When you’re a kid you look forward to summer with a sense of excitement. The summer of 1983 was one I looked forward to with even more excitement than usual. I was eleven years old and I was starting to make that transition to my teenage years. You know the period when you start trying to convince anyone that will listen that you’re not a kid anymore? What made that summer extra special was my parent’s purchase of a new camping trailer. We were going to spend the entire summer camping, meeting new people, and experiencing new things. It was an adventure, and what kid doesn’t love an adventure? This was to be the first of many summers we would spend camping, and in each one of those summers there always seemed to be a new cassette that would become the anthem of the summer for me and my camping buddies.


In that summer of 1983 the cassette that was wearing out my tape deck was Ozzy Osbourne’s Blizzard of Oz. There was something that brought out my pre-teen rebellious nature in that cassette. In those days we took our portable cassette decks with us everywhere. We got some strange looks from adults as we walked through the campground towards the arcade, but it didn’t bother us one bit. That music made us feel alive.


Ozzy’s personality and stage presence were legendary. He didn’t believe in doing anything small – the man was larger than life. We all remember the incident with the bat right? He sure knew how to draw attention to himself, but it wasn’t all about the gimmicks – this guy created some powerful music as well. With his band Black Sabbath in the 1970’s he developed a unique persona, a new dark side to Rock ‘n’ Roll that he would develop even further during his solo career.


In 1979 Ozzy was unceremoniously booted out of Black Sabbath. All of the members were known for their drugs and alcohol abuse, but Ozzy took it to a different level. It got to the point that they simply weren’t getting anywhere at all. Tony Iommi, the founding member and lead guitarist of Black Sabbath, decided it was time for Ozzy to go. We probably all owe him a debt of gratitude. If Iommi hadn’t forced Ozzy out of Sabbath that year, he may never have released one of the best rock albums of the 1980’s, Blizzard of Oz.


Blizzard of Oz was actually the first cassette I ever purchased with my own money – well my allowance anyway. It inspired me. The whole cassette was powerful stuff, but I’d have to say my favorite tracks were, Crazy Train, Mr. Crowley, Goodbye to Romance, and Suicide Solution. Ozzy’s words certainly made you think, but at that age it was more about the hard-core rock and amazing guitar solos. Randy Rhodes really knew how to play that guitar!



Crazy Train was the first song I heard from Blizzard of Oz – probably because it was one of the first singles released from the album. It got a lot of air play in the early 1980’s, and would become one of the greatest rock anthems of all time. It was actually written as a statement against the Cold War which dominated our lives in those days. If you aren’t old enough to remember the anxiety we all felt from the constant threat of nuclear annihilation, I can tell you it was very real. It really was a crazy train we were all riding!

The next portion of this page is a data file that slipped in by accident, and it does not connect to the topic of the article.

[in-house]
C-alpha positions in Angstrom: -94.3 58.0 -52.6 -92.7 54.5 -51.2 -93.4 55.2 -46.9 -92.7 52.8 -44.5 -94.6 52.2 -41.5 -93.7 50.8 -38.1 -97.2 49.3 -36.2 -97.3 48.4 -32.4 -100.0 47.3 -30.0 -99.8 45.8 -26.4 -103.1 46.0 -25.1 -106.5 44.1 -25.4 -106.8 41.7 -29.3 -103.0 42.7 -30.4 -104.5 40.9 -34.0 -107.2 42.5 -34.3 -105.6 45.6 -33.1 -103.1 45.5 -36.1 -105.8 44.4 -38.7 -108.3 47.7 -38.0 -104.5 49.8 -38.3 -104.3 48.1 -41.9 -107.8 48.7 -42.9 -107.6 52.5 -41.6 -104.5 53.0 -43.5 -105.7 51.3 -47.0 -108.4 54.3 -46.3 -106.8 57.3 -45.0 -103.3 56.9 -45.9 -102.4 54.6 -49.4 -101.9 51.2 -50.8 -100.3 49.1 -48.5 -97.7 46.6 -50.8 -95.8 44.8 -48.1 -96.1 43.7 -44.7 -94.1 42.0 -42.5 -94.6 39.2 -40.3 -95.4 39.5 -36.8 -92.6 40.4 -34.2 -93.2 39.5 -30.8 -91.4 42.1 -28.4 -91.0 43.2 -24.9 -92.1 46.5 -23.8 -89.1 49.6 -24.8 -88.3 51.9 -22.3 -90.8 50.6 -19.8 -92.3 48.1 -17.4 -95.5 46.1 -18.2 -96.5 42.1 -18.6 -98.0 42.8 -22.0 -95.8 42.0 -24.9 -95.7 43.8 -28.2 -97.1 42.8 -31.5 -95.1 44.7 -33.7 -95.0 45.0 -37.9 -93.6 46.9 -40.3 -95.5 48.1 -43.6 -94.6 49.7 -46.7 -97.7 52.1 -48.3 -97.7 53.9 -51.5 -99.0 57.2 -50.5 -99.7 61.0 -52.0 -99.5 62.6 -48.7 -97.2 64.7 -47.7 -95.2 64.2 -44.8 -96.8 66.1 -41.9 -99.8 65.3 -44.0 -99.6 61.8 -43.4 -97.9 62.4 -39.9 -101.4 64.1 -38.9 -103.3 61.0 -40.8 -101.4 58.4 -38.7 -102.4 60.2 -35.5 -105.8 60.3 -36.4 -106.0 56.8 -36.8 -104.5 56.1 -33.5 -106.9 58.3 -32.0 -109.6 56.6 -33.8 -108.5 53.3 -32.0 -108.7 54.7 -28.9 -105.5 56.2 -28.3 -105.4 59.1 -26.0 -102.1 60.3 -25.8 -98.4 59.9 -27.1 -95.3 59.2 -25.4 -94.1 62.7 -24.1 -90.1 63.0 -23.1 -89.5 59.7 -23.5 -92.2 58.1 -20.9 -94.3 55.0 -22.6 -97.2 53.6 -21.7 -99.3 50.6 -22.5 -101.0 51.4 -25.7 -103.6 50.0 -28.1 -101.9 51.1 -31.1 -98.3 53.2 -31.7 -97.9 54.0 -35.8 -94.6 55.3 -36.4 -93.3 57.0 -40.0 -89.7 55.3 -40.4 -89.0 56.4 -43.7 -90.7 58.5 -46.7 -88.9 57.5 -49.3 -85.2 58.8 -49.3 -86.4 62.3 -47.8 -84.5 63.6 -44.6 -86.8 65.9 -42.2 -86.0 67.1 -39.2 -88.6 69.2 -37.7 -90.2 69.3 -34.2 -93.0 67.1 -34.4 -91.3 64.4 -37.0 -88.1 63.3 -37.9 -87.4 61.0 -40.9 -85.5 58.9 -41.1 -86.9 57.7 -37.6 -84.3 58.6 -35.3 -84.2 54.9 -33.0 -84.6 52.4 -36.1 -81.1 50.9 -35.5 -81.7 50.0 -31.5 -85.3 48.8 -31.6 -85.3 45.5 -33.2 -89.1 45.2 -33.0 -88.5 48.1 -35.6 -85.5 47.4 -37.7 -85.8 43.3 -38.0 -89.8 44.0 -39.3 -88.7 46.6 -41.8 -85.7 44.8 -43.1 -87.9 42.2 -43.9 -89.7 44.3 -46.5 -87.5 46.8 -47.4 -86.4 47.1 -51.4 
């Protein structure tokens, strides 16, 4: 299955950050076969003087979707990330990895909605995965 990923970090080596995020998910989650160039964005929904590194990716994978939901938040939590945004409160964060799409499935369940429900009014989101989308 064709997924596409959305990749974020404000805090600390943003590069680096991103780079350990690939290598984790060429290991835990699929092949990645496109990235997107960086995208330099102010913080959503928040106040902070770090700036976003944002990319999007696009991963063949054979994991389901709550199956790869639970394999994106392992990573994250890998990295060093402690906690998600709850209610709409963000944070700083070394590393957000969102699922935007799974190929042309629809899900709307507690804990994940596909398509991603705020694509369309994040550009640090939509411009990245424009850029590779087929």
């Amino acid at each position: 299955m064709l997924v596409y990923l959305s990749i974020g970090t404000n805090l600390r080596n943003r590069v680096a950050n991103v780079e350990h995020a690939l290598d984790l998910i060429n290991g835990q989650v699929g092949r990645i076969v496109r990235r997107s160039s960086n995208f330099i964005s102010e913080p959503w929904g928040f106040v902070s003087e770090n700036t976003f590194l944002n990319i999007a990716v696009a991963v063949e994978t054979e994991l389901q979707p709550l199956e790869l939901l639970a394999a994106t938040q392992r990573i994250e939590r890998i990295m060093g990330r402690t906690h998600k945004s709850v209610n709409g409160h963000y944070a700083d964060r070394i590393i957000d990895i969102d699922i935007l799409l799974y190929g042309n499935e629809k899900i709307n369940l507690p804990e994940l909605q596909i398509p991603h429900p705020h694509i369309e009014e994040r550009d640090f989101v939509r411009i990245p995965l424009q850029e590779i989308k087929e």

Mr. Crowley may not be considered as big an anthem as Crazy Train, but it was powerful stuff none the less. The intro to this song was eerie and captivating with its classic organ music. It had that horror movie feel to it – which was definitely appropriate as it focused on Alistair Crowley, a notorious occultist from the 19th century. Crowley was rumored to have dabbled in black magic, and Ozzy was fascinated with him. What did go on in his head? We’ll probably never know.



Every cassette needs a ballad, even a dark rock album like Blizzard of Oz. That roll was filled by the haunting classic Goodbye to Romance. For Ozzy this song was his way of saying goodbye to his old band Black Sabbath. It had been a big part of his life, and now it was over. He felt for a while that his career might be over without Sabbath – it was actually the beginning of a huge solo career that would launch Ozzy into the stratosphere of rock legends.



Probably the most controversial song on the cassette was Suicide Solution. This song got Ozzy in a lot of heat. Parents across North America were convinced that he was encouraging kids to commit suicide, but nothing could have been further from the truth. This song was actually about Ozzy’s own struggle with his personal demons, and even then he knew deep down that suicide was never the solution. He suggests this in parts of the song when he asserts “suicide is no way out.” It’s hard to see how these lyrics could have been viewed in a negative light, but they were. There’s no disputing the song was controversial though, which only added to Ozzy’s mystique.



1983 was a long time ago, but those long summer nights are still vivid in my mind. Ozzy was usually the musical accompaniment during those evenings, and his album Blizzard of Oz is just as powerful today as it was back then. If you want to drive your kids crazy for a change why not dust it off and throw it in the old cassette player? Who knows? Maybe you’ll inspire a whole new generation of Ozzy fans.